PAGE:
Macbeth Questions and Answers
by William Shakespeare

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At what point does Shakespeare's Macbeth become a tragedy?  

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Ashley Kannan eNotes educator | Certified Educator

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Shakespeare's drama becomes a tragedy when Macbeth kills Duncan.  

I think that Macbeth's murder of Duncan is the point where the drama becomes a tragedy because it shows Macbeth doing something he does not want to do.  When confronted with the prospect of committing such a horrible act, Macbeth is uncertain.   He communicates this towards the end of Act I:

First, as I am his kinsman and his subject,
Strong both against the deed; then as his host,
Who should against his murderer shut the door, Not bear the knife myself.

Goaded by Lady Macbeth, Macbeth kills Duncan.  In my mind, this is where the drama becomes a tragedy. Macbeth, a noble warrior and powerful human being, is reduced to doing what he does not want to do.  It is tragic to see someone reduced to such a state.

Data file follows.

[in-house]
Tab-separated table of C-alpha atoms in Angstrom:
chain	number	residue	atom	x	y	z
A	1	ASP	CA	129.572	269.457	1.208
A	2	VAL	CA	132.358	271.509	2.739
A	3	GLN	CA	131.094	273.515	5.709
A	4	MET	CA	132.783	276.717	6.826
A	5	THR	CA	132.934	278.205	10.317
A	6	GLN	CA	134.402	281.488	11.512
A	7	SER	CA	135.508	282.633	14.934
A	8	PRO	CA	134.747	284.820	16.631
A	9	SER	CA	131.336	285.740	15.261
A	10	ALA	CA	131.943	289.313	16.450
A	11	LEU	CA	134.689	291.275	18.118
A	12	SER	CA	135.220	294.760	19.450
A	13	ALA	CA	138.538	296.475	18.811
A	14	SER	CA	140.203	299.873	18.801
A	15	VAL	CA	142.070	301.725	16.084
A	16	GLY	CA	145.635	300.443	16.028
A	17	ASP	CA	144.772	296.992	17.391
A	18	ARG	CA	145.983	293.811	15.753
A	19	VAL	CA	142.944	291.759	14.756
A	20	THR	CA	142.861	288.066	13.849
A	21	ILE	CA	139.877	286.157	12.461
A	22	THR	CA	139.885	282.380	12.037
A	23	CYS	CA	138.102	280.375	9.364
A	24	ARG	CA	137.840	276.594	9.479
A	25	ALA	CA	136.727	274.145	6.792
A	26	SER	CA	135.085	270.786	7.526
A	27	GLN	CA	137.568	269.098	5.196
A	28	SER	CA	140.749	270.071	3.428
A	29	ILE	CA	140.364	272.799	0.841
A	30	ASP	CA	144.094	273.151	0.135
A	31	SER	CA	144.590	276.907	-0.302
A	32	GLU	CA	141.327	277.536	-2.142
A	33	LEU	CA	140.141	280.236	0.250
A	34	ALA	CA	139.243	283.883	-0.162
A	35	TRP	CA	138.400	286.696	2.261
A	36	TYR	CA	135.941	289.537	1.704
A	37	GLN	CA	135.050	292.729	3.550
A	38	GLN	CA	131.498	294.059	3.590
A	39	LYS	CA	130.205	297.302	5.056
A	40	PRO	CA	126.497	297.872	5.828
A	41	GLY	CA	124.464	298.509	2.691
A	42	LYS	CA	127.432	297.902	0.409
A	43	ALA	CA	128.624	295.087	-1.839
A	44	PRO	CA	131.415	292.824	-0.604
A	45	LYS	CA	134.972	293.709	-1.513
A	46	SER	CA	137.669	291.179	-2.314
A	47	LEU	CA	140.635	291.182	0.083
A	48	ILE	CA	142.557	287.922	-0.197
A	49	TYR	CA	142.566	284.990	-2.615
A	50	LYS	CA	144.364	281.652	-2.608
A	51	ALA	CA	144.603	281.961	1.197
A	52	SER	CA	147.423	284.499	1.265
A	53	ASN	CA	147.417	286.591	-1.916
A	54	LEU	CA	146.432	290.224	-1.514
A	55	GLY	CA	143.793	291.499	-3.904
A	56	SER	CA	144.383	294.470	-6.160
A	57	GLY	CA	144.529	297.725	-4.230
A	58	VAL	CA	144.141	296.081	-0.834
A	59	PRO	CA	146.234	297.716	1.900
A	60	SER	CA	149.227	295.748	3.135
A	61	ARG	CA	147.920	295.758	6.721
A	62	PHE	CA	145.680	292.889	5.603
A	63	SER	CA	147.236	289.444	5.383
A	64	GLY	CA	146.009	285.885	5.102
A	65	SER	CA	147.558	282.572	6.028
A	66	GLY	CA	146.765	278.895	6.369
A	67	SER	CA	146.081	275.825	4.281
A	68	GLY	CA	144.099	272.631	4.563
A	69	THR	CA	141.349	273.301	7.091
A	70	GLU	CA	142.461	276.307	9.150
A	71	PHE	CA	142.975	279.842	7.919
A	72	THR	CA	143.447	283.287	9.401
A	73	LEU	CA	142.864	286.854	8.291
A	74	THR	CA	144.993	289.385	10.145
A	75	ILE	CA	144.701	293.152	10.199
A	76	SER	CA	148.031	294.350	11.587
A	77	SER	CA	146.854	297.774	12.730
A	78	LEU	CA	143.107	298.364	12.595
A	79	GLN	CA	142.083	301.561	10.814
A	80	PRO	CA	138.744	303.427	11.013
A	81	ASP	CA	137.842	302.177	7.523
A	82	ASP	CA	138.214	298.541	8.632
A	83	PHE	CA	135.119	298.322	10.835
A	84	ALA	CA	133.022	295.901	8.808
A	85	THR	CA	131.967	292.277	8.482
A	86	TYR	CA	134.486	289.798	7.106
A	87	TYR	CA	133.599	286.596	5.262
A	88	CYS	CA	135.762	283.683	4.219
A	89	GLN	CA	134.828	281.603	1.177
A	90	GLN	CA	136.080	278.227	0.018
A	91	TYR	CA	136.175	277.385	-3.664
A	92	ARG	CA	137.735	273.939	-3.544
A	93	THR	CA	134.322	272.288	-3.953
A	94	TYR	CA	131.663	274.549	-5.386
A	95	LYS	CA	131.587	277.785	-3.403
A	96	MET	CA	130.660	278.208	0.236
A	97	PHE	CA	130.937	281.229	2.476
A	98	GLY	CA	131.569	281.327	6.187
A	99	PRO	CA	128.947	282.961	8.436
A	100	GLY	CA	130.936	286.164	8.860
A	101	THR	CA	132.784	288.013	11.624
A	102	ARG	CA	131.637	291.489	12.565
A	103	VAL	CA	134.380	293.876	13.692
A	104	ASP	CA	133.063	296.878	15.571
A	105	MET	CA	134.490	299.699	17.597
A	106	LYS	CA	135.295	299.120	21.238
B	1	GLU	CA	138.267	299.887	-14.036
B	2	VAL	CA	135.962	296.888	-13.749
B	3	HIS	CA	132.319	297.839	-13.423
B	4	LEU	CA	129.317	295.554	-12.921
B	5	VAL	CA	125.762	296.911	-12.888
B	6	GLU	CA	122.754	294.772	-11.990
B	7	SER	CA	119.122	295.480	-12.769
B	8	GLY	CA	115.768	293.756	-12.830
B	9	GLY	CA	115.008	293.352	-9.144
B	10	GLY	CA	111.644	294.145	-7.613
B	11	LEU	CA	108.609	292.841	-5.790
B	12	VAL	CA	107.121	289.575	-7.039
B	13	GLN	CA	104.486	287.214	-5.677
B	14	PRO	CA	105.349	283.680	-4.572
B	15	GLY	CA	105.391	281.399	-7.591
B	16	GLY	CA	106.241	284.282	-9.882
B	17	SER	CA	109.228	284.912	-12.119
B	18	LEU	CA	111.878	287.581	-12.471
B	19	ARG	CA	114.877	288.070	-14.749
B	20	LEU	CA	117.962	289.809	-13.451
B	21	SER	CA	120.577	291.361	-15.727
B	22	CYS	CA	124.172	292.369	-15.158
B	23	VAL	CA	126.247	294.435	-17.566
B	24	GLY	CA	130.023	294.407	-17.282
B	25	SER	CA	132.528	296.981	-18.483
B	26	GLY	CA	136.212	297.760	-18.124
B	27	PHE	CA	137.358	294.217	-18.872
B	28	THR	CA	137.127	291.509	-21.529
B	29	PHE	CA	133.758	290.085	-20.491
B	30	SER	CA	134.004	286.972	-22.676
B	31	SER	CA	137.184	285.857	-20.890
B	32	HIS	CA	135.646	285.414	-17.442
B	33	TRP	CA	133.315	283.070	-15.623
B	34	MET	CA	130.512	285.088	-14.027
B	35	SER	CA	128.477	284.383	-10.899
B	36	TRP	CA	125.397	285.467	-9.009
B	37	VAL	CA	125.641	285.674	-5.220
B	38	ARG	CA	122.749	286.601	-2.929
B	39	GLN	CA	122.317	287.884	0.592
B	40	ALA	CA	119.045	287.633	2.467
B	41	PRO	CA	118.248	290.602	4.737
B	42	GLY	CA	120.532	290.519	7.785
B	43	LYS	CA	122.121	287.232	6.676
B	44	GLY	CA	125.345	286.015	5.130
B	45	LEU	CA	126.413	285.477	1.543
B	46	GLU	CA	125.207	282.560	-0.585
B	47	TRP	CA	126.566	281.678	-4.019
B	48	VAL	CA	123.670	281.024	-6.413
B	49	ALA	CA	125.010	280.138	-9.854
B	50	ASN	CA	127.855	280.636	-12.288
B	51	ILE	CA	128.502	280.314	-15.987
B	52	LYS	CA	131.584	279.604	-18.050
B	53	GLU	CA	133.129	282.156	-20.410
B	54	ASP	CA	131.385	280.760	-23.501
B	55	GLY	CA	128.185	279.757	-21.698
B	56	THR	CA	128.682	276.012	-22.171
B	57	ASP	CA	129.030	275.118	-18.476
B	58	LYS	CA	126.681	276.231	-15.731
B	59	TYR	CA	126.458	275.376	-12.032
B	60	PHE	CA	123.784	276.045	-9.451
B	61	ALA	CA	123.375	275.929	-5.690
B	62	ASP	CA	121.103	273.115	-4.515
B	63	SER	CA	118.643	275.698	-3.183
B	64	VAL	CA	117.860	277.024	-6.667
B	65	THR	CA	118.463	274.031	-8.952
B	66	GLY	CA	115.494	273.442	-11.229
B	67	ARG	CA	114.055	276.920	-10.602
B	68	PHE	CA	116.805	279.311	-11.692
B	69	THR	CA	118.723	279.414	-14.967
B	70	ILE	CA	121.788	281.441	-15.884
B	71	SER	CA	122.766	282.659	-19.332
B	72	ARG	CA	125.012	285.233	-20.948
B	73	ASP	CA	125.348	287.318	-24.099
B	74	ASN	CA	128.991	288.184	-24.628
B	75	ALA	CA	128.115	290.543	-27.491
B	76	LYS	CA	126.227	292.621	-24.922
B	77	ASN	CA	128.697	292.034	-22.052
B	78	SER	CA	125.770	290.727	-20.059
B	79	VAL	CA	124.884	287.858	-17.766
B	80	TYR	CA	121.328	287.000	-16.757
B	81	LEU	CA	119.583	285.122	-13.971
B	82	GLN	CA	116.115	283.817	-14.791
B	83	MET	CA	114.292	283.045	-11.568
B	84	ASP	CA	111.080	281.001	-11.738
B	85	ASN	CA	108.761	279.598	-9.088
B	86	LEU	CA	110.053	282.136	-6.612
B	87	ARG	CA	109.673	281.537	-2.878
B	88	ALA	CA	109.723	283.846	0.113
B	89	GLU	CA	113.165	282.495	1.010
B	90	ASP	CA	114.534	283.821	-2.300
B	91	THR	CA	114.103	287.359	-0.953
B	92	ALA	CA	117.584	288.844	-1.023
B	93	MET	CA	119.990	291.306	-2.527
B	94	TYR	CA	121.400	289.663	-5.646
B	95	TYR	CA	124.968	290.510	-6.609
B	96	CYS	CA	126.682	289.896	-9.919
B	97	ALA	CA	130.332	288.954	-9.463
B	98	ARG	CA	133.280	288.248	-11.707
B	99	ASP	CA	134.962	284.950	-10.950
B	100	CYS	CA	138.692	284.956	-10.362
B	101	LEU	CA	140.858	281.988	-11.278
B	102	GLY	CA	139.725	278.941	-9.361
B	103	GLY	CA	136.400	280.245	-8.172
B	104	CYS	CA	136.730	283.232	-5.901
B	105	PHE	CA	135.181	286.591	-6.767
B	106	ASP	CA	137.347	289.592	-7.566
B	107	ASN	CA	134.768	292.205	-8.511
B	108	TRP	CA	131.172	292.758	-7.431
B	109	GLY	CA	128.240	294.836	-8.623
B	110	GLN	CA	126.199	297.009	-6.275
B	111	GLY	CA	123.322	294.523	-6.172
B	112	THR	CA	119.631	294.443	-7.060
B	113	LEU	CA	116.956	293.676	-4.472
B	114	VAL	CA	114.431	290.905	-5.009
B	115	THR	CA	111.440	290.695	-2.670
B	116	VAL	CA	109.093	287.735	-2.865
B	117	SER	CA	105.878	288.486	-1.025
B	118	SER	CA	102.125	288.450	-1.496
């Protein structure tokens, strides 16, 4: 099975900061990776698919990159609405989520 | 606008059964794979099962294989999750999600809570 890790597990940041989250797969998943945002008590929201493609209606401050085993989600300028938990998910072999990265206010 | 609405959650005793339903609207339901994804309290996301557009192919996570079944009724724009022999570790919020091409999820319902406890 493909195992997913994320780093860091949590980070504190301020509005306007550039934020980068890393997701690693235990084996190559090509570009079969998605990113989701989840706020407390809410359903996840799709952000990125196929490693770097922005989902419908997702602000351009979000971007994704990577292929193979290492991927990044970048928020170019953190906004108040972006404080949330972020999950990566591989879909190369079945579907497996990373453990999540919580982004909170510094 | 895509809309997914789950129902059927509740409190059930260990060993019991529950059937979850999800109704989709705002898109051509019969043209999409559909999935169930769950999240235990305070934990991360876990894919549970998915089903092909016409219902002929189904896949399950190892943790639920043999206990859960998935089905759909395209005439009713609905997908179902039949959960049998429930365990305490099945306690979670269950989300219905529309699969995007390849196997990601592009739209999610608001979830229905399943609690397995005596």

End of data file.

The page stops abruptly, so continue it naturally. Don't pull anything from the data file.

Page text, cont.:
Macbeth's murder of Duncan  also marks how the drama is a tragedy because it is clear that nothing good can come from this moment.  Macbeth's deed is not one of construction.  It is not an act of restoration.  Rather, he sets in motion the chain of events that lead to his undoing.  Killing Duncan is where Macbeth's moral compass disappears. The struggle that he had in having to "bear the knife" reflects that he knows the difference between right and wrong.  In expressing his desire not to kill Duncan, Macbeth shows that he can be good.  However, this shred of goodness disappears when he kills Duncan. Macbeth ends up being incapable of going back to this potential for goodness. The permanent loss of Macbeth's decency is another reason why this particular moment marks the drama as a tragedy.

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